Regulator- Dependent Haemopoiesis and Its Possible Relevance to Leukemogenesis
T. M. Dexter    Hämatol. Bluttransf. Vol 26

A. Introduction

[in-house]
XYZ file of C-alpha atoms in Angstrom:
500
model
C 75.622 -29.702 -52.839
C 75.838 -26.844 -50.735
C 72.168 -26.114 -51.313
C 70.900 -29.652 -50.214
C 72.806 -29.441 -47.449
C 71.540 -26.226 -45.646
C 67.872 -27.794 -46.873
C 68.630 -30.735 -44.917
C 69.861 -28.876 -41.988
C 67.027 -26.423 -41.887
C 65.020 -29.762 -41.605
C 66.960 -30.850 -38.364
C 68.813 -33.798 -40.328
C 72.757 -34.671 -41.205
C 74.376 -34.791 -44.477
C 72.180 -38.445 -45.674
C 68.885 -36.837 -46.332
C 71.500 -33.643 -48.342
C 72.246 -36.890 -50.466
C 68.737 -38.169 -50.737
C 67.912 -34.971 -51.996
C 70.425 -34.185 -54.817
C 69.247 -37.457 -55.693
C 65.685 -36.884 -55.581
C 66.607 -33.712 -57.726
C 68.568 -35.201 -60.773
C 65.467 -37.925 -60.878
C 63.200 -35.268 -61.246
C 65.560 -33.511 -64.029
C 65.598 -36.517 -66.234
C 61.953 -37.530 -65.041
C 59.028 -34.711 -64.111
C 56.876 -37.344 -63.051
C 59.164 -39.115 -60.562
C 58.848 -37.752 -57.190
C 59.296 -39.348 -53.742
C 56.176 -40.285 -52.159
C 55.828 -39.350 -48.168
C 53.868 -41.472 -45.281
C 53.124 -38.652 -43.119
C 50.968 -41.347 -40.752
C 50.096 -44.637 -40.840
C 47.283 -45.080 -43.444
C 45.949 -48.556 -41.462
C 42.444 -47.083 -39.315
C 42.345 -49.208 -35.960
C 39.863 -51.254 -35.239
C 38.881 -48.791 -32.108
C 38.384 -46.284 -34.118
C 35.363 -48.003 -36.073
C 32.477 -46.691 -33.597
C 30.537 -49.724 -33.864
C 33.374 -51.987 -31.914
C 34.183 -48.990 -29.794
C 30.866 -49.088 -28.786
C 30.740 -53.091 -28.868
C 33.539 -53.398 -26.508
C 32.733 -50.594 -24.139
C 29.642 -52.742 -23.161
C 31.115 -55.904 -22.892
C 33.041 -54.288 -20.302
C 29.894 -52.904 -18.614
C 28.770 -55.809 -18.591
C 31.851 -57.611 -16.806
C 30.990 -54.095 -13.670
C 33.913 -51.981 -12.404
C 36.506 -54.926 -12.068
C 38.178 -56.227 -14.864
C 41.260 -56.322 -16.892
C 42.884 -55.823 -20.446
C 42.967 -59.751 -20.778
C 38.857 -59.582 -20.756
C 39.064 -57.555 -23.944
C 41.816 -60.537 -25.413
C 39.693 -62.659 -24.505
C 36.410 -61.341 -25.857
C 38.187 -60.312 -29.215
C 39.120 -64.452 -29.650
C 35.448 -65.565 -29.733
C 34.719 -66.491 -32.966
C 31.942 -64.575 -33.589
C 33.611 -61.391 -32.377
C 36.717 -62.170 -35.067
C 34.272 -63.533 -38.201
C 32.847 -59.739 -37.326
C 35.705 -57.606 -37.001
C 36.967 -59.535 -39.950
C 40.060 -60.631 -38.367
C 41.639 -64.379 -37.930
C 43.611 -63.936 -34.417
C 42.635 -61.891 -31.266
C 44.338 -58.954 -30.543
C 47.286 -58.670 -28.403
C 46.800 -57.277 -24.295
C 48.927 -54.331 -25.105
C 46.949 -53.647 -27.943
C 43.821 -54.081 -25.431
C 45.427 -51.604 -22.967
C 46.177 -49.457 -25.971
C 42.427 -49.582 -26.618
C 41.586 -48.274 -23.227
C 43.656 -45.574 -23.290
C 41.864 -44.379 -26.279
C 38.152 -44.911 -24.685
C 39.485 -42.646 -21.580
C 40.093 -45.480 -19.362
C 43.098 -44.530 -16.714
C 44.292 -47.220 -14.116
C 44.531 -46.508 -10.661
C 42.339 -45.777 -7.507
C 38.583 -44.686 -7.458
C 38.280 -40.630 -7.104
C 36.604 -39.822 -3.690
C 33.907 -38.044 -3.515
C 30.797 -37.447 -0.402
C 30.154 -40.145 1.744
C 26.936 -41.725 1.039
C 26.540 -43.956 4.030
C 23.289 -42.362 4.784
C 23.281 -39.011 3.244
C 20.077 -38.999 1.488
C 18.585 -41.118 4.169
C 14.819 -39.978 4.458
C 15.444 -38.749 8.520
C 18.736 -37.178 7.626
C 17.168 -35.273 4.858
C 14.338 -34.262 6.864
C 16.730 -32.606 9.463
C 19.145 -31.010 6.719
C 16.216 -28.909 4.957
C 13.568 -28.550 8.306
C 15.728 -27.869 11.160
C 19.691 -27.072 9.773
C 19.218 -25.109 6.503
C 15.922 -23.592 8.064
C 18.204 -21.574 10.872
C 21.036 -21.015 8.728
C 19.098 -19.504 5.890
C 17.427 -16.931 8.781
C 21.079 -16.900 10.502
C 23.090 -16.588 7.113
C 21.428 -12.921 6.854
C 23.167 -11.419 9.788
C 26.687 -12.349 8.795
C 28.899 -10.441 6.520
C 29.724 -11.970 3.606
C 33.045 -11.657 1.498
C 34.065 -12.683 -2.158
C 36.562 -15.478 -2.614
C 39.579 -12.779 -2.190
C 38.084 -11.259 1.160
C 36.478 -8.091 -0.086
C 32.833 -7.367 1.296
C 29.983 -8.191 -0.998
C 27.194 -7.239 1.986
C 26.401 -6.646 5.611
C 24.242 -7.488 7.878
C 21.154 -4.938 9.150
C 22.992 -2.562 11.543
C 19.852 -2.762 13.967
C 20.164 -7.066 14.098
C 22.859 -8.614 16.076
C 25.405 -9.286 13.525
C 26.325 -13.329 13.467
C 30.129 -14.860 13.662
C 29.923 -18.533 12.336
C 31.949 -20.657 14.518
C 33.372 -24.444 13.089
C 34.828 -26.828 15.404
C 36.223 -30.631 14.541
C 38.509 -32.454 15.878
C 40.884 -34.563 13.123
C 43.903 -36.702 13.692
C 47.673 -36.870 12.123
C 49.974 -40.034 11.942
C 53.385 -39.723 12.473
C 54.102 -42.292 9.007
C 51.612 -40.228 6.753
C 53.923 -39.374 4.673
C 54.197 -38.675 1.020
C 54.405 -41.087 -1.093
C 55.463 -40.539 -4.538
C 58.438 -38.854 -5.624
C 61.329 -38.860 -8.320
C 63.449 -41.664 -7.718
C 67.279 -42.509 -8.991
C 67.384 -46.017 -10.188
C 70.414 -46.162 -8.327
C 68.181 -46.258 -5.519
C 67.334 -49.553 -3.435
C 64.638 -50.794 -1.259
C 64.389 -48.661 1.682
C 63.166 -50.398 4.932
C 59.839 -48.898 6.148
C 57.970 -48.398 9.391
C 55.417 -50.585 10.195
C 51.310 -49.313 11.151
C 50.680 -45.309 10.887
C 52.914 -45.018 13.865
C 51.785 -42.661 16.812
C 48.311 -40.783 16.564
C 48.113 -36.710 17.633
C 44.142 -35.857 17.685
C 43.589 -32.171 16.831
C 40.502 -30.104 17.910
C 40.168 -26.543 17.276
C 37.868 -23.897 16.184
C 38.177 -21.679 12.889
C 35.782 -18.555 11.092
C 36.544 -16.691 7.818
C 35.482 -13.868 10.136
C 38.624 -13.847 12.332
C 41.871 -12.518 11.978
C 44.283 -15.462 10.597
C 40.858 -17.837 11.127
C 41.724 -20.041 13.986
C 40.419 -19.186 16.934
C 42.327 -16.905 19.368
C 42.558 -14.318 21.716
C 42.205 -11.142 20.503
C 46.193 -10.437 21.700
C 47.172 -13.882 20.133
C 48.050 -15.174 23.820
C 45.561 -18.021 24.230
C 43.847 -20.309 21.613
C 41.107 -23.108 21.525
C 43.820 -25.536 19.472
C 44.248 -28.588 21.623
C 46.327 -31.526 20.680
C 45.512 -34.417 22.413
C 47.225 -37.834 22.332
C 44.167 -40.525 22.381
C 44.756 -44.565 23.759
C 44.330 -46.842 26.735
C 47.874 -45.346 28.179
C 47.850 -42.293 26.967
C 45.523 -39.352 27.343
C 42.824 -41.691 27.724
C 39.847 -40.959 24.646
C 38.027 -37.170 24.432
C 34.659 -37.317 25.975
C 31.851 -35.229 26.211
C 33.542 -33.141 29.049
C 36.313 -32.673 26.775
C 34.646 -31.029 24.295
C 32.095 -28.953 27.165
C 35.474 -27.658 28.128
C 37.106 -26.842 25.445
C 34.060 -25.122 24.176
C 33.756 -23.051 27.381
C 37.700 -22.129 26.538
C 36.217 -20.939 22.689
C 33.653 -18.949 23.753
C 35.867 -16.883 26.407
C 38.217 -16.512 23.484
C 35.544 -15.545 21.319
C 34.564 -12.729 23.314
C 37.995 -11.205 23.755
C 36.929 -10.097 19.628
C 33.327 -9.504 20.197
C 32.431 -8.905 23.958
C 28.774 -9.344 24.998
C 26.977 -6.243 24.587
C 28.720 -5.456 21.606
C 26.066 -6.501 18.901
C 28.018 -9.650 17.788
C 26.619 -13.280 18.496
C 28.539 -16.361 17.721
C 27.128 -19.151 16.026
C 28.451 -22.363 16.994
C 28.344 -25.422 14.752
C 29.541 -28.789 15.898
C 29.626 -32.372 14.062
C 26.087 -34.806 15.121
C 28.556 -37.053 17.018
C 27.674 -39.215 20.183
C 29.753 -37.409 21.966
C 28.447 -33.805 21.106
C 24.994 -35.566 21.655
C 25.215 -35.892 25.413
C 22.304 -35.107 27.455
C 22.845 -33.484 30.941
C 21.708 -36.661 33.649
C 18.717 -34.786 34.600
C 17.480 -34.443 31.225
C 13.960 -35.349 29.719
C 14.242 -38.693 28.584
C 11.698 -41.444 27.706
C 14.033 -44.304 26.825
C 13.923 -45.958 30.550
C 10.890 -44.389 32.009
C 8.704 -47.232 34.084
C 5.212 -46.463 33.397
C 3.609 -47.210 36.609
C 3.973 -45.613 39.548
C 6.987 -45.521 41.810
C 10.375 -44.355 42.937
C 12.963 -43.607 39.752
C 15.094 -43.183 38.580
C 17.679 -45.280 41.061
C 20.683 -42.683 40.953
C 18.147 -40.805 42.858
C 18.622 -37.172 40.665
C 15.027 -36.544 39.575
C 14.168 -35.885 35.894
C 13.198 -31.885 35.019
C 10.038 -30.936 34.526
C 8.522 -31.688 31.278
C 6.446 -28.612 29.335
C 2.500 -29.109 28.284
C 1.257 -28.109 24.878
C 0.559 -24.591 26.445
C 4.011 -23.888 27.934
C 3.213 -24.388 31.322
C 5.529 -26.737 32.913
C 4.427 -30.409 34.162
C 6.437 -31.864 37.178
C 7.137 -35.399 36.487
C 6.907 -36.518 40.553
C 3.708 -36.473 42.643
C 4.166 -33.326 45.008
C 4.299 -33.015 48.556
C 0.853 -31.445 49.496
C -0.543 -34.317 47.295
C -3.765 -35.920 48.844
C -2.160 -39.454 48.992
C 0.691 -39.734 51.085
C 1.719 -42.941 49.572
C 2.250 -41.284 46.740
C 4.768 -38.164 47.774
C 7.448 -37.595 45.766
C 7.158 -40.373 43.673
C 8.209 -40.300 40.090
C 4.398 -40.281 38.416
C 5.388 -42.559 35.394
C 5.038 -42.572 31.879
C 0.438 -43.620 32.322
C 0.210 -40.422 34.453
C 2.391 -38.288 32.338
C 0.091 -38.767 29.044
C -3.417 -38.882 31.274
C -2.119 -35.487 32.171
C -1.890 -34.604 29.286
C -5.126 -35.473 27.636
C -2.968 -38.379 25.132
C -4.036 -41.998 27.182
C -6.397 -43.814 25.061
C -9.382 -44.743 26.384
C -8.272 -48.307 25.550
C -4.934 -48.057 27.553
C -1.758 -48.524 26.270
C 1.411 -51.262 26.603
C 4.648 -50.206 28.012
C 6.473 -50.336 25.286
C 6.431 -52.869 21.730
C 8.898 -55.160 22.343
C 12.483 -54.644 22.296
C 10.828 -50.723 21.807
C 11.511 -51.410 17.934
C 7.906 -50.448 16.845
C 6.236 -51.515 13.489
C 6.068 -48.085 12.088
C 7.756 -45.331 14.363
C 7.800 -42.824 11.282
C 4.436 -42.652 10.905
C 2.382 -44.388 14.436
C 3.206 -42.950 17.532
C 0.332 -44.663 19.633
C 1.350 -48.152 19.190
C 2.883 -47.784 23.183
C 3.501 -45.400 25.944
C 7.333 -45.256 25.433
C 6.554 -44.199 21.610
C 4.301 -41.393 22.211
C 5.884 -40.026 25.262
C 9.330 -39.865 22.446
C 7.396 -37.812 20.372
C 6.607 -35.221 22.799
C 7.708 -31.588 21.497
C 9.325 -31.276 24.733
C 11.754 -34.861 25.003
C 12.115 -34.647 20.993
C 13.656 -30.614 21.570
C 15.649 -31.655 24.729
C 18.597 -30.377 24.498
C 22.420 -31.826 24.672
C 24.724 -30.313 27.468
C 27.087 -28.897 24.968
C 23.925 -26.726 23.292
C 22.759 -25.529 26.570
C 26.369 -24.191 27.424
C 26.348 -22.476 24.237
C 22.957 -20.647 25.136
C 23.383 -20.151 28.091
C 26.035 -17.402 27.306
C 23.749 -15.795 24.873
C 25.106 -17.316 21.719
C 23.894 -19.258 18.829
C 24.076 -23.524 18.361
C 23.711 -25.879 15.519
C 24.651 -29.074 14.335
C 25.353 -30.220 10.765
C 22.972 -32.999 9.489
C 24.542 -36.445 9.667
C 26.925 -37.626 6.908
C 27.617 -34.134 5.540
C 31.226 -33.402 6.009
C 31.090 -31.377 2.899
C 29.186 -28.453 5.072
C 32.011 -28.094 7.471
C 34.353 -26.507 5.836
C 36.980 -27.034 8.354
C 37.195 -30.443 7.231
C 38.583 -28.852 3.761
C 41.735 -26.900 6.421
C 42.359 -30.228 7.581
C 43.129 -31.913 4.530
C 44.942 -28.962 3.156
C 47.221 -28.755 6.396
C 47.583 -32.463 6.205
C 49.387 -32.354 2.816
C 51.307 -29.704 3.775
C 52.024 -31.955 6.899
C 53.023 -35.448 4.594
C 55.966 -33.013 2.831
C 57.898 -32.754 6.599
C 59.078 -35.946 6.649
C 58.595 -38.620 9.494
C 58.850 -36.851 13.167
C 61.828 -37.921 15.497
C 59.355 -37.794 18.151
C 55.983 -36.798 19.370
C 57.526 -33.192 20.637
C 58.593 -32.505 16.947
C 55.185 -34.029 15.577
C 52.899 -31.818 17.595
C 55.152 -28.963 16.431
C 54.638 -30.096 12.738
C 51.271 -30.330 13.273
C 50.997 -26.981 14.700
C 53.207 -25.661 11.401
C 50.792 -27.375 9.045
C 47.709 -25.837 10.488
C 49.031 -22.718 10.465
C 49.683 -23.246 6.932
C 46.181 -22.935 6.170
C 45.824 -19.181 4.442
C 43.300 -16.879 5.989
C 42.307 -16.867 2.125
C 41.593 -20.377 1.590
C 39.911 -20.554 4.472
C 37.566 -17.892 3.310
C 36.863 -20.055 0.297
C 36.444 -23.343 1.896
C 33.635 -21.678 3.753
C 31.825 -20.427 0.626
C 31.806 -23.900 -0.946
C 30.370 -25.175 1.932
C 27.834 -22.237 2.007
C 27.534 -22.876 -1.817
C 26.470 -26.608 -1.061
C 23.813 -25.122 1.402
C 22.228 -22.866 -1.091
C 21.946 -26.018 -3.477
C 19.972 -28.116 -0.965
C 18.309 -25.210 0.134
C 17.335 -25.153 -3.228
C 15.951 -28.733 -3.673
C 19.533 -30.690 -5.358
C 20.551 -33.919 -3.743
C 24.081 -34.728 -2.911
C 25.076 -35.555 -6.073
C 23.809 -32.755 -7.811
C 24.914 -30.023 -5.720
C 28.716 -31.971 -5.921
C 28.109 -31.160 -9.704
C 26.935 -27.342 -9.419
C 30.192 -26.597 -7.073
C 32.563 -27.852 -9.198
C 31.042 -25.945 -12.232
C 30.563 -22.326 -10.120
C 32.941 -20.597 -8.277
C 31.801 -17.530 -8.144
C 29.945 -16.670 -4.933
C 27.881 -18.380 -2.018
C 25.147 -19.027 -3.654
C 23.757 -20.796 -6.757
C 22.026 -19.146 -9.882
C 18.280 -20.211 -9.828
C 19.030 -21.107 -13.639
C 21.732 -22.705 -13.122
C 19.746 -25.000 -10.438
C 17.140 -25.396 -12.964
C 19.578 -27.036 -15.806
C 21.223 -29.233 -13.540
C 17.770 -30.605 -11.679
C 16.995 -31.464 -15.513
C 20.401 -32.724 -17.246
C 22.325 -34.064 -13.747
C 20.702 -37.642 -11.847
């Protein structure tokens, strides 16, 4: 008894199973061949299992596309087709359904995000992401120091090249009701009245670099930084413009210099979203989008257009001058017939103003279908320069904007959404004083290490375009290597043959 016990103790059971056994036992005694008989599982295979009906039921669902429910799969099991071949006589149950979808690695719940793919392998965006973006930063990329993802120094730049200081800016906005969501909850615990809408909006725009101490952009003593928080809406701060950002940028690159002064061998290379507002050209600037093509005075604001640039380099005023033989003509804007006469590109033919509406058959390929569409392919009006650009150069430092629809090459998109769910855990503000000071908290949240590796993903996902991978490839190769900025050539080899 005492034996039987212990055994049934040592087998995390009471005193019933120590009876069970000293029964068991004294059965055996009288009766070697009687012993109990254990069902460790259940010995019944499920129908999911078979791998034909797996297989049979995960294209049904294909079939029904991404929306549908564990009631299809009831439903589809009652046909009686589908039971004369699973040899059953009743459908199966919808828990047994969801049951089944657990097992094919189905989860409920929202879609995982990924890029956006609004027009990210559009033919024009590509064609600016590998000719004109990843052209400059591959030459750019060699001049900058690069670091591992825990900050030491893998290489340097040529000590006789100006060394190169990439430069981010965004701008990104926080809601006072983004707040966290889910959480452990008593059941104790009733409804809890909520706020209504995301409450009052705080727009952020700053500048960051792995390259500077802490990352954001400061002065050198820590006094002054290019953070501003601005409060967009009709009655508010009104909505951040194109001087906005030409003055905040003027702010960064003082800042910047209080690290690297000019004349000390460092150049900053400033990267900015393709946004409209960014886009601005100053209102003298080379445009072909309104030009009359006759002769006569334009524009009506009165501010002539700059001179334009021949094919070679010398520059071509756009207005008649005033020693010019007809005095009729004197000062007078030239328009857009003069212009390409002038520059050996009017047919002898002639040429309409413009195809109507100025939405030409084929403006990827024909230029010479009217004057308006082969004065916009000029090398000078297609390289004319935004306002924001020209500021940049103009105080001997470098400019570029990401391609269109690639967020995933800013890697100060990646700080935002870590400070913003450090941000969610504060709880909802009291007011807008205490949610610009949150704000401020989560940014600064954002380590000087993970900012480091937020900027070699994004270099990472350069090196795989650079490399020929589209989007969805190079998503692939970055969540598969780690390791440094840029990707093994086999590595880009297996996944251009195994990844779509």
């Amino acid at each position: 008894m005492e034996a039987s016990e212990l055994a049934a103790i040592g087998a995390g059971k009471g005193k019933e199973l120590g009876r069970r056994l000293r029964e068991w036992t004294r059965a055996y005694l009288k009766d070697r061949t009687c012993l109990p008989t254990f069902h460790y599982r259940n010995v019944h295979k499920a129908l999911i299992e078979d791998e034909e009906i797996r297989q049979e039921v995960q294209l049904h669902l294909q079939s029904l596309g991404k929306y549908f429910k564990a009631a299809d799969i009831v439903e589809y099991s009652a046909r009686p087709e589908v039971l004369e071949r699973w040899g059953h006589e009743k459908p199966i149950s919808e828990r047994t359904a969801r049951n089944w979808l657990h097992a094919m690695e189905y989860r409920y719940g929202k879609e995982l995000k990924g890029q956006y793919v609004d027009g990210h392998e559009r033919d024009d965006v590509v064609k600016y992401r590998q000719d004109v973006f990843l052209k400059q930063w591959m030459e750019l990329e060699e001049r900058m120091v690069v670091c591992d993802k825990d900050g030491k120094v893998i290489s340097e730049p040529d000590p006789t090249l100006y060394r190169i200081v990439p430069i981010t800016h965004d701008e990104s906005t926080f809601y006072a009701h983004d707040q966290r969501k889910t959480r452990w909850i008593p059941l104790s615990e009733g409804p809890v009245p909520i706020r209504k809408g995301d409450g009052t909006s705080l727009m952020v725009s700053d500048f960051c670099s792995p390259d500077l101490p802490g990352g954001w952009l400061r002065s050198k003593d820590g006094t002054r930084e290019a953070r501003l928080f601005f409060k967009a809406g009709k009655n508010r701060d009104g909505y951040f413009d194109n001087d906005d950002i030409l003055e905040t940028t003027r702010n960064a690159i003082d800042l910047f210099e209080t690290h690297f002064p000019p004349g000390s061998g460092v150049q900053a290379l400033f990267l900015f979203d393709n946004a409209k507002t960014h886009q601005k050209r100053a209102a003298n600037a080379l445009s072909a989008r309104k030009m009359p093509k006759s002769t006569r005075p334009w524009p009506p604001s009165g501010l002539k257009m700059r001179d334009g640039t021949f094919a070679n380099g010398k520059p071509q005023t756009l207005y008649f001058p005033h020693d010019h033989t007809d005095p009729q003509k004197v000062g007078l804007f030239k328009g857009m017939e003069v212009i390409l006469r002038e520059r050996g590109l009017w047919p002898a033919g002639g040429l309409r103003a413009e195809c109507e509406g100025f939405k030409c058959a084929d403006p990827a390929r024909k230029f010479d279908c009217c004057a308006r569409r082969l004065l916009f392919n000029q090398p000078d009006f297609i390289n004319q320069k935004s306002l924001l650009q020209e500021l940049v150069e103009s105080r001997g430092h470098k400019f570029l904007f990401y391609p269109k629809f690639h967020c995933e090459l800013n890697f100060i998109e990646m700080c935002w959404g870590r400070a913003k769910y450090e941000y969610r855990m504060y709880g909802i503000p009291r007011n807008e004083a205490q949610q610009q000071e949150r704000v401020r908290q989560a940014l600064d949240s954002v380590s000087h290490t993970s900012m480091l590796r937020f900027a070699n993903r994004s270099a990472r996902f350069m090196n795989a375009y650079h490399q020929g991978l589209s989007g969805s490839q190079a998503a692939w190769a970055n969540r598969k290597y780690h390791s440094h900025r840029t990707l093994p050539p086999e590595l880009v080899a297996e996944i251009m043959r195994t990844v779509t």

Haemopoiesis is regulated by a variety of factors determining proliferation, differentiation, amplification and maturation of stem cells and their committed progeny, the myeloid and lymphoid precursor cells. Investigation of putative regulatory molecules has been facilitated by the development of clonogenic in vitro systems whereby restricted progenitor cells are induced to undergo clonal expansion and maturation in soft gel media, resulting in discrete colonies of mature cells. Using these systems, most committed precursor cells can be grown in culture (Reviewed in Metcalf 1977). Furthermore, haemopoietic stem cells can now be maintained in vitro for many months, continuously generating myeloid and lymphoid restricted cells (Dexter et al. 1977 a; Dexter et al. 1978). In all aspects so far studied the haemopoietic cells produced in such longterm culture are apparently normal and possess characteristics in common with their counterparts present in freshly isolated bone marrow (Dexter et al. to be published a). Using these cultures we have heen investigating the regulation of stem cell proliferation and differentiation and the effects of a variety of RNA C-type leukaemia viruses on in vitro haemopoiesis (Dexter et al. 1977b; Teich and Dexter 1979; Teich et al. 1979; Dexter and Teich 1979; Testa et al.1980).